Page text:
This game was provided to me for free by Mayfair Games in exchange for an honest review.

Monday, February 20, 2017

Meeting God in the Upper Room (Servant Books)

The Upper Room is one of the most important locations in Church history. It was in this room that the Last Supper occurred and Jesus washed His disciples' feet and gave us the Eucharist. Jesus also appeared here after His Resurrection, and this is where Pentecost occurred. Monsignor Peter J. Vaghi recently wrote a book that focuses on these events called Meeting God in the Upper Room. The book is divided into three chapters, which correspond to the three events I mentioned earlier.

The first chapter helps us prepare our Upper Room with some advice from the U.S. Catechism for Adults. It tells us to go to confession, fast, reflect on the readings before Mass, come early for Mass, and go to Eucharistic Adoration. The second chapter discusses the institution of Holy Orders and the Eucharist. Chapter Three was very interesting to me, as it talked about the different personalities present at the Last Supper. In the second part of the book we witness the institution of Penance and a portrait of Thomas. The final part of the book not only gives us a chapter on Pentecost, but one on Mary as well, which I appreciate, because many Christians tend to forget that she was there too. We tend to think that after the Crucifixion and Resurrection, she just faded away. However, she still has a prominent role in the ministry of Jesus.

This book was very well-written and shines light on a place of Christendom that we find so many of our origins. Monsignor Vaghi draws upon Scripture, the Catechism, the Second Vatican Council, and writings of some of our most recent popes to give a compelling read. This book is written with the hands of a pastor, a teacher, and thus it is beneficial for our spiritual growth. With Lent quickly approaching, I recommend picking up a copy and reading your way through it during this season.

This book was provided to me for free in exchange for an honest review.

Friday, February 17, 2017

The Stories of Hymns (EWTN Publishing)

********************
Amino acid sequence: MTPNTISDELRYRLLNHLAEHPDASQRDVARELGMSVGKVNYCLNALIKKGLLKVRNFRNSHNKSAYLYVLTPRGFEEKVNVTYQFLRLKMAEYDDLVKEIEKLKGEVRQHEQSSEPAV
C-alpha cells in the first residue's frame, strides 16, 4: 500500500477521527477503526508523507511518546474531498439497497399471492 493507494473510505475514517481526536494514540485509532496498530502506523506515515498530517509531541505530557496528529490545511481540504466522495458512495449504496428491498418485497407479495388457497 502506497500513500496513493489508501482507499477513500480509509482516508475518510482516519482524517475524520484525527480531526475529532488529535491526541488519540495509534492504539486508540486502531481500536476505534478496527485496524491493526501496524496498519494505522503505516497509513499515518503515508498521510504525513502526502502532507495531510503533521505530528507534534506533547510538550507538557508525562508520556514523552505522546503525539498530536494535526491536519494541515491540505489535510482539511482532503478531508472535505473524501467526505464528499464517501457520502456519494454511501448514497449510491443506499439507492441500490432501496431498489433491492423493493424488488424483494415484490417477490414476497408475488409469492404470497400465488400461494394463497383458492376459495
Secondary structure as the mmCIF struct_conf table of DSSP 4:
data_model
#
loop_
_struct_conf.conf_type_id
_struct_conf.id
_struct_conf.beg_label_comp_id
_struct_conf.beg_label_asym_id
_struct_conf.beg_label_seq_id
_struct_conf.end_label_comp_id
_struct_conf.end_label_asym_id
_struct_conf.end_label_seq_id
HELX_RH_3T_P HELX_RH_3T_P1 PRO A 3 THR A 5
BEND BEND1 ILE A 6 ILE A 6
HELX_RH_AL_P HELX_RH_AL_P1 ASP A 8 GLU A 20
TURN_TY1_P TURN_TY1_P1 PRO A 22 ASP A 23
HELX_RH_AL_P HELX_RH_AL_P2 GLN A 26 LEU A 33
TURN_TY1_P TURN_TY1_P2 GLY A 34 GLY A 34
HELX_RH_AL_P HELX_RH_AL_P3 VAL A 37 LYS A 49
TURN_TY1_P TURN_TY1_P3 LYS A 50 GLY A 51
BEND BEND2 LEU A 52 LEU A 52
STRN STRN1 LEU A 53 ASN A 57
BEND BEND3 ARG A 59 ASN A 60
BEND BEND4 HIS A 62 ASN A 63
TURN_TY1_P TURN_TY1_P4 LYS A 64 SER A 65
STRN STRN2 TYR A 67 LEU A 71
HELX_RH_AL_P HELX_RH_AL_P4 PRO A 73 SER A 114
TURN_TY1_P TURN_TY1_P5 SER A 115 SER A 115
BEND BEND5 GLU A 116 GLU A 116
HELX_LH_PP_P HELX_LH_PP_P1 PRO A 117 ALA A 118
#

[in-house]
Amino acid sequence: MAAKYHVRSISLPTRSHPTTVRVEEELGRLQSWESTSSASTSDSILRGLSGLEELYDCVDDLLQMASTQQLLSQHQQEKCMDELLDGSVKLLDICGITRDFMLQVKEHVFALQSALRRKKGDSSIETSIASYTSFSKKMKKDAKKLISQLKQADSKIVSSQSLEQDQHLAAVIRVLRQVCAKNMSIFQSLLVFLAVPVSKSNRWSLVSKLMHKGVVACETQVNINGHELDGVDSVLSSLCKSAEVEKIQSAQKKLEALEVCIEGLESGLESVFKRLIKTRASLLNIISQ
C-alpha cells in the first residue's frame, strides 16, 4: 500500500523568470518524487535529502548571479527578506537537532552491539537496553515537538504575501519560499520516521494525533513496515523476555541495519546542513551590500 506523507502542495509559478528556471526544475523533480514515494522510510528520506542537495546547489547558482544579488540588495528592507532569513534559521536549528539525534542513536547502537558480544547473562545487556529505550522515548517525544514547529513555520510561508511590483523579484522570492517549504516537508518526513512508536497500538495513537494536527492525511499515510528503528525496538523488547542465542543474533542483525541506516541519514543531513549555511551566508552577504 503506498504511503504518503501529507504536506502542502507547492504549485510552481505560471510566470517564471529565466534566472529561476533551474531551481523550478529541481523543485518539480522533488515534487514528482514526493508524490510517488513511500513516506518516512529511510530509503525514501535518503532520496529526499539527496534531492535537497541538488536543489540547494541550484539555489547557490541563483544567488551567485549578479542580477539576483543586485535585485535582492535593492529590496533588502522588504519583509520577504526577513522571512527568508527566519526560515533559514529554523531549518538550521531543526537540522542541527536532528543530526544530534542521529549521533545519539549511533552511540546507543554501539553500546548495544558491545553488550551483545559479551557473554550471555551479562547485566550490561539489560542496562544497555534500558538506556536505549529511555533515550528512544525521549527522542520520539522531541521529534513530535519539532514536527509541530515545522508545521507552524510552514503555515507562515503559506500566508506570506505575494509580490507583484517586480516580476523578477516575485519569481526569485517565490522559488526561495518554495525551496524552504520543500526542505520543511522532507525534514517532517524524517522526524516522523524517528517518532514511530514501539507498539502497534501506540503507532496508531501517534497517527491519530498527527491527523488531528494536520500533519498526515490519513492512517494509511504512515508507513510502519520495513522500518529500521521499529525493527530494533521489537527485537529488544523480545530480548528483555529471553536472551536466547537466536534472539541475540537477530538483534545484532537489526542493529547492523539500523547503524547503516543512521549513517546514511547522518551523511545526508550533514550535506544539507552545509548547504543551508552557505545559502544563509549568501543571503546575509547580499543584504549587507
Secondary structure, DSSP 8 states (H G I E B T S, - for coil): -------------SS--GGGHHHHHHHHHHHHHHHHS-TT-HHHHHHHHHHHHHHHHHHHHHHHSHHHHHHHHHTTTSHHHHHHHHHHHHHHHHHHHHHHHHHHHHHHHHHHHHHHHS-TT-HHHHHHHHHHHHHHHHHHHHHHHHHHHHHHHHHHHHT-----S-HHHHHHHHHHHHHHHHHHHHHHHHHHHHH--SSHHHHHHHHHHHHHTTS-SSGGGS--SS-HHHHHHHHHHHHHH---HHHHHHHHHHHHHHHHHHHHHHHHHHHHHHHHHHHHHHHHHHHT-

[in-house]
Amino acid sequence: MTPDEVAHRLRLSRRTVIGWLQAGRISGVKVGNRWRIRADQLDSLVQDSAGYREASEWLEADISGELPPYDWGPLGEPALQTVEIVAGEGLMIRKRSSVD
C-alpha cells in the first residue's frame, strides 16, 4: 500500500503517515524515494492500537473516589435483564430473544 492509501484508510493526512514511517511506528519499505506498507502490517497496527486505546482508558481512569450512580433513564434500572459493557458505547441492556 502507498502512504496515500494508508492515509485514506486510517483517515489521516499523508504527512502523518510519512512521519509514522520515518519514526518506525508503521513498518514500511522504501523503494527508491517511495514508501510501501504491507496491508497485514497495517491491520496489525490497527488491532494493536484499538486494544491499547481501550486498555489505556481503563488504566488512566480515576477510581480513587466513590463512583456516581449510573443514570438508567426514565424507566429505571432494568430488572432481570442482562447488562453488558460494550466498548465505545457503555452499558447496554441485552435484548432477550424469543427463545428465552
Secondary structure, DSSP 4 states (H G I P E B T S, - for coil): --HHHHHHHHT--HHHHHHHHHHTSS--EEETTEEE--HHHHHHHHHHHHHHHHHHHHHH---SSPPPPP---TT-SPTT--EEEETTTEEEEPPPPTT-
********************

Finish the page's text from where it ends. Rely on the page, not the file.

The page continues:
The Stories of Hymns is a 300 page book that provides the history of "100 of Christianity's greatest hymns." Each chapter begins with the full text of the hymn. After that, there is a couple of pages giving context and history for the hymn, as well as some explanation of the hymn where necessary. Before I picked up this book, I admit that I went in a bit arrogant, thinking I would recognize 90% of these hymns. After all, I grew up Baptist, and they love to sing! And now that I am Catholic, I figured I had been exposed to most all Christian music. WRONG! In fact, I didn't recognize 90% of these hymns. This was very humbling, and I not only learned so much about the hymns that I knew, but I learned about so many other hymns. Before reading through this book, I used to flip through the hymnal and notice names and years, but not really thinking about it. After this book, I now see so much more. I know not only when these were hymns written but why they were written. If you are a lover of hymns or know someone who is, then this is a book that belongs in their life. I would definitely consider getting one for your music minister if they don't already have it, as it will be edifying for them and could lead them into an even deeper ministry, which will be good for them and the church they serve.

This book was provided to me for free by Sophia Institute Press in exchange for an honest review.